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Hospital opens Heart & Vascular Institute, announces free program

Glendale Heights – Adventist GlenOaks Hospital is pleased to announce the opening of its Heart & Vascular Institute, which offers the experience of interventional cardiologists, electrophysiologists, cardiovascular surgeons and interventional radiologists in one convenient location. Patients with life-threatening heart blockages or those who need pacemakers or implantable defibrillators can now be treated closer to home.

“We’ve expanded our program to offer highly technical procedures,” said Brinsley Lewis, chief executive officer of Adventist GlenOaks Hospital. “By bringing together this team of experienced physicians, our patients can receive the most advanced care here instead of travelling outside of their community.”

In honor of American Heart Month, recognized in February, Adventist GlenOaks Hospital will present a free program called “Women and Heart Disease.” Dr. Aziz Ahmed, an interventional cardiologist, will discuss early detection, prevention and the latest advances in cardiovascular technology. Hors d’oeuvres start at 5 p.m., with dinner following at 6 p.m. Feb. 4. The lecture will take place during dinner at the hospital, 701 N. Winthrop, Glendale Heights. All guests will receive a coupon for $10 off a March 24 stroke screening package.

In November a team of specialists from the hospital’s Heart & Vascular Institute performed the first abdominal aortic aneurysm (AAA) repair on a patient using an endovascular stent graft. This less invasive procedure is an alternative to the traditional open surgical repair.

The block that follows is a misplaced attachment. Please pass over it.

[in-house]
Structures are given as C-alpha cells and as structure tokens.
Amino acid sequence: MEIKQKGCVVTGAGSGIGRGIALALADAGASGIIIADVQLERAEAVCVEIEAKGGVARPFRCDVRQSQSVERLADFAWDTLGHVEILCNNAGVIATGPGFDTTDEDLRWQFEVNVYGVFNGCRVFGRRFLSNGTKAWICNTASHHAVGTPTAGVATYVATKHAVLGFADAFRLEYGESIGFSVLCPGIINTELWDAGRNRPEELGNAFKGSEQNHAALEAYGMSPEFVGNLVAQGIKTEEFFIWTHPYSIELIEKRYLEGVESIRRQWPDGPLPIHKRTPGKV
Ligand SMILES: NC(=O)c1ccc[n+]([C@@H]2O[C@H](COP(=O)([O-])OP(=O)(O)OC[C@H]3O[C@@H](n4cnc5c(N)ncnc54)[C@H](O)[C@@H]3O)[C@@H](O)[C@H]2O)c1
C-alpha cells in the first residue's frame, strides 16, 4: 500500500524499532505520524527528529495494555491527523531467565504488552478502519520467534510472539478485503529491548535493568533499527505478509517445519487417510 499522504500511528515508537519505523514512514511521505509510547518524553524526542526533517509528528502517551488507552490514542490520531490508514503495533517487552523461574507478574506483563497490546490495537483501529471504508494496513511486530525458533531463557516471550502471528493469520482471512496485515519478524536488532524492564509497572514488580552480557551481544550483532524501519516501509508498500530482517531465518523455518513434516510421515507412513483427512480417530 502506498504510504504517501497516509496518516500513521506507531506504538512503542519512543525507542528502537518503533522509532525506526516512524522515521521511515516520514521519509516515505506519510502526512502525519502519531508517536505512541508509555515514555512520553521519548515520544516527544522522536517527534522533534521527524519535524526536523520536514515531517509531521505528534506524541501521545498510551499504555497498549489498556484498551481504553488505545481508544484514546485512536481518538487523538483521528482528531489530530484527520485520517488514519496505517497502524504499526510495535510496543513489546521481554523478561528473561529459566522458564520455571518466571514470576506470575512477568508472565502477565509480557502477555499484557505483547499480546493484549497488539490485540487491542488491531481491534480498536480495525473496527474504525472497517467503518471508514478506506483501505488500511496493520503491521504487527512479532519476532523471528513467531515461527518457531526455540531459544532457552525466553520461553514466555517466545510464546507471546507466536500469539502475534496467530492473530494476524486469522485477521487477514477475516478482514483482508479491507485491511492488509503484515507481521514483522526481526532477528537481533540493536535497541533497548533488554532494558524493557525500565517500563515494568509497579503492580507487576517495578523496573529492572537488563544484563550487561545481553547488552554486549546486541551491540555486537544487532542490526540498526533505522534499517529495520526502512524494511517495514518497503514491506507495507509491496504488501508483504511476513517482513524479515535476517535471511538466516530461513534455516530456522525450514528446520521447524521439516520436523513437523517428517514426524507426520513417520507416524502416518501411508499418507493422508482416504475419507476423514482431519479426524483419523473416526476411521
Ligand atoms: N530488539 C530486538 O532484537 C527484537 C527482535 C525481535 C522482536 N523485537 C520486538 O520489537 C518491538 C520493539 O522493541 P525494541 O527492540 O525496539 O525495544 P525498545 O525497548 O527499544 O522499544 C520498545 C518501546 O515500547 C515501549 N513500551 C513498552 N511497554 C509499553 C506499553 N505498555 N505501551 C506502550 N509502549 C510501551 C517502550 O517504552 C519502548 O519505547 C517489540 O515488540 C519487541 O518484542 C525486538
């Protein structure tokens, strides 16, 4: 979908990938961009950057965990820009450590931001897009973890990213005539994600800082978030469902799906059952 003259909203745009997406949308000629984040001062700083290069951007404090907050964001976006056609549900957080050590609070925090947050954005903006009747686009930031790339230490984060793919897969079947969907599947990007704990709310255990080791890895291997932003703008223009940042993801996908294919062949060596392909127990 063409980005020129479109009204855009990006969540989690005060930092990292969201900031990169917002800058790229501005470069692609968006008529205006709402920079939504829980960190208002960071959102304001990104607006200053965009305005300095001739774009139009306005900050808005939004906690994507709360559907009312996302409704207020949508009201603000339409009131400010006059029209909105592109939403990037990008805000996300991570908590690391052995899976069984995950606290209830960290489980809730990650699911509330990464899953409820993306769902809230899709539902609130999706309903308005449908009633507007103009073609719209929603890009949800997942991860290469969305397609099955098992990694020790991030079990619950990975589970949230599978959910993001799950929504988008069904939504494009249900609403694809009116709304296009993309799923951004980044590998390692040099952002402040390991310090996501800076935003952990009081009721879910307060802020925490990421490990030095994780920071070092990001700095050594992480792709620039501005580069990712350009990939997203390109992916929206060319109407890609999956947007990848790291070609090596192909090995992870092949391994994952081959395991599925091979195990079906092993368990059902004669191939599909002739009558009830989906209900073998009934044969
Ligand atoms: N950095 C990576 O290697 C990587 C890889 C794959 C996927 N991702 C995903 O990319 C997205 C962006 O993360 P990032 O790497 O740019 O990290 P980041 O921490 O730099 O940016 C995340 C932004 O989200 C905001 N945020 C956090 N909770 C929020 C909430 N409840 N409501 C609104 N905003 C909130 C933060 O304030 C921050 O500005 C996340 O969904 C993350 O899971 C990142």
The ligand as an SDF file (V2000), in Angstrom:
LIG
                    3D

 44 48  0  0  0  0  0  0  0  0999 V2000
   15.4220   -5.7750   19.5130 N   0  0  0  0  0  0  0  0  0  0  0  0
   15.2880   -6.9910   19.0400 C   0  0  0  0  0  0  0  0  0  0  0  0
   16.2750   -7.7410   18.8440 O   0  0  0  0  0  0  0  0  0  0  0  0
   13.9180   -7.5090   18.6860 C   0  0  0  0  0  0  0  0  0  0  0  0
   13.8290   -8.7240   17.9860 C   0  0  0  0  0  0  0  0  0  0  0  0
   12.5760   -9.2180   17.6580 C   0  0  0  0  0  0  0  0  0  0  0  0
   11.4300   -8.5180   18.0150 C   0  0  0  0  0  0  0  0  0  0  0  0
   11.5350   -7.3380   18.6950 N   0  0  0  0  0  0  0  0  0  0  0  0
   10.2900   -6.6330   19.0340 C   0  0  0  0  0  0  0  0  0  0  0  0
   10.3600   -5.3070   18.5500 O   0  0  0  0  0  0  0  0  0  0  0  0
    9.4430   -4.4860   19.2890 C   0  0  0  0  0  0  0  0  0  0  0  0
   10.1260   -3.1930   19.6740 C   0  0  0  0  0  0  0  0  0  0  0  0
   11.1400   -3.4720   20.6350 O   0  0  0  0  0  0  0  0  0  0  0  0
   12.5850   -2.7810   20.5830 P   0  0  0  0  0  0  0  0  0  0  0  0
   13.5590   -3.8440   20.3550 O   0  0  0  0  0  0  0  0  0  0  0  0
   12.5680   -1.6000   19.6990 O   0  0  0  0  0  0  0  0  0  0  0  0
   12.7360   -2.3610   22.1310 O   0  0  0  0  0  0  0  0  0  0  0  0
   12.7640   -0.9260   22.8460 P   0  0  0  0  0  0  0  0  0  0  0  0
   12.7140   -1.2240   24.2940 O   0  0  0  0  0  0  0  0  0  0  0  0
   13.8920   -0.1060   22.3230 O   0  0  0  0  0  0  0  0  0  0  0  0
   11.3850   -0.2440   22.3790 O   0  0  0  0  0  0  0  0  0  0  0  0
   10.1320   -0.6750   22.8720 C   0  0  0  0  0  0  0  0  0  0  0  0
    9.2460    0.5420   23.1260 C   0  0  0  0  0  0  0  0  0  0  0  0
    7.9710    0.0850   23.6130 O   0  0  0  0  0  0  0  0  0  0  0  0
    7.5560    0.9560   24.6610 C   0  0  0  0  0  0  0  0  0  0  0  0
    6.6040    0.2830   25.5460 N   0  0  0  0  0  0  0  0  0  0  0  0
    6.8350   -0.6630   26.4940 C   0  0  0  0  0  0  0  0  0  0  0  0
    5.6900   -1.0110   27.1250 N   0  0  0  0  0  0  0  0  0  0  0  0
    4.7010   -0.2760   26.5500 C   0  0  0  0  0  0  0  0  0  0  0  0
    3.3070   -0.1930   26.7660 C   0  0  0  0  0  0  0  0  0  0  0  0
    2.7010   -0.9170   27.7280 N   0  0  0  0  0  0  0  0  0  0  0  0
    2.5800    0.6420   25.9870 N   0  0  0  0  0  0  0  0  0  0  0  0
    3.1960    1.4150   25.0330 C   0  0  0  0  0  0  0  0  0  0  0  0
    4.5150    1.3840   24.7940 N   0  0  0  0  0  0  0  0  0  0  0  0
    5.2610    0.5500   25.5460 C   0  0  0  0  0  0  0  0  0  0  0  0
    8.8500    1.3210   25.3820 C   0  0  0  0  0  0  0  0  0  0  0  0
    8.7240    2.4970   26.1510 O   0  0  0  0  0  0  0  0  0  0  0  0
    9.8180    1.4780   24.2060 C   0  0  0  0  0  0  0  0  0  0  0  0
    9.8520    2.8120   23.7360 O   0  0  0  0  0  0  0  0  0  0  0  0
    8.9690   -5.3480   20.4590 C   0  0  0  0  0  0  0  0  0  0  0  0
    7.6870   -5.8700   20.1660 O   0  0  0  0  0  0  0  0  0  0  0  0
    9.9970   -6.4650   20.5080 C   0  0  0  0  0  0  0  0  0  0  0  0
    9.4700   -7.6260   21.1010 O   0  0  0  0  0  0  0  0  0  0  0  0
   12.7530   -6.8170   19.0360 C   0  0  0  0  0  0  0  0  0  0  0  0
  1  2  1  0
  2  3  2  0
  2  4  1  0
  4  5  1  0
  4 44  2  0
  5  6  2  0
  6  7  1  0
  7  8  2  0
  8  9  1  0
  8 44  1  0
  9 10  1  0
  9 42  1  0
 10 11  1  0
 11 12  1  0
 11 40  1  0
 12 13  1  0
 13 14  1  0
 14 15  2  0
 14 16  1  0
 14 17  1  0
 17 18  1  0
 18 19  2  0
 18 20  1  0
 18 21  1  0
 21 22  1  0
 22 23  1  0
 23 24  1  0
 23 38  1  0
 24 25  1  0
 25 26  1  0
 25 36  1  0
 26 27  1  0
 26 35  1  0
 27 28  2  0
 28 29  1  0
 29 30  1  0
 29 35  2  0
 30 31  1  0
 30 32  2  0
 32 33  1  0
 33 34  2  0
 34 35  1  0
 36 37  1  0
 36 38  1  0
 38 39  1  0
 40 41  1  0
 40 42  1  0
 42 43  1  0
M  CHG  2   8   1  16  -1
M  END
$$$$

“The procedure is less invasive but just as effective as open abdominal surgery and reduces the risk of major complications by half,” said Dr. Luke Sewall, the interventional radiologist who performed the hourlong procedure with Dr. J. Ubatuba, a cardiovascular surgeon.

Present in an estimated 1.2 million people and responsible for approximately 15,000 deaths annually in the United States, an abdominal aortic aneurysm is a dangerous bulge or weakening of the body’s main artery that can rupture with fatal consequences if left untreated. Ruptured AAAs are currently the 10th leading cause of death among U.S. men over age 55.

“An abdominal aortic aneurysm is like a ticking time bomb,” Sewall said. “By performing an endovascular repair as an alternative to open surgical repair, we can use the latest technology to save the lives of many people affected by abdominal aortic aneurysmal disease. We are excited to offer this service at Adventist GlenOaks Hospital.”

The patient, Robert Haman, a 76-year-old Bloomingdale resident, spent less than 48 hours in the hospital and had returned to most of his normal activities a few weeks later. He is grateful for the opportunity to undergo a minimally invasive procedure close to home.

“I was really happy to be able to do it this way,” Haman said. “Dr. Sewall really put me at ease.”

Delores Harden was the first patient treated at the Heart & Vascular Institute. Ahmed, an interventional cardiologist, diagnosed Harden with ischemic cardiomyopathy; the term describes patients who have congestive heart failure due to coronary artery disease. Ahmed and Dr. Stephen Laga, a cardiothoracic and vascular surgeon, treated Harden with an automated implanted cardiac defibrillator. The device continuously monitors a patient’s heart for any rapid and/or irregular heart rhythms, known as arrhythmias. When an arrhythmia is detected, the defibrillator automatically delivers therapy to the heart.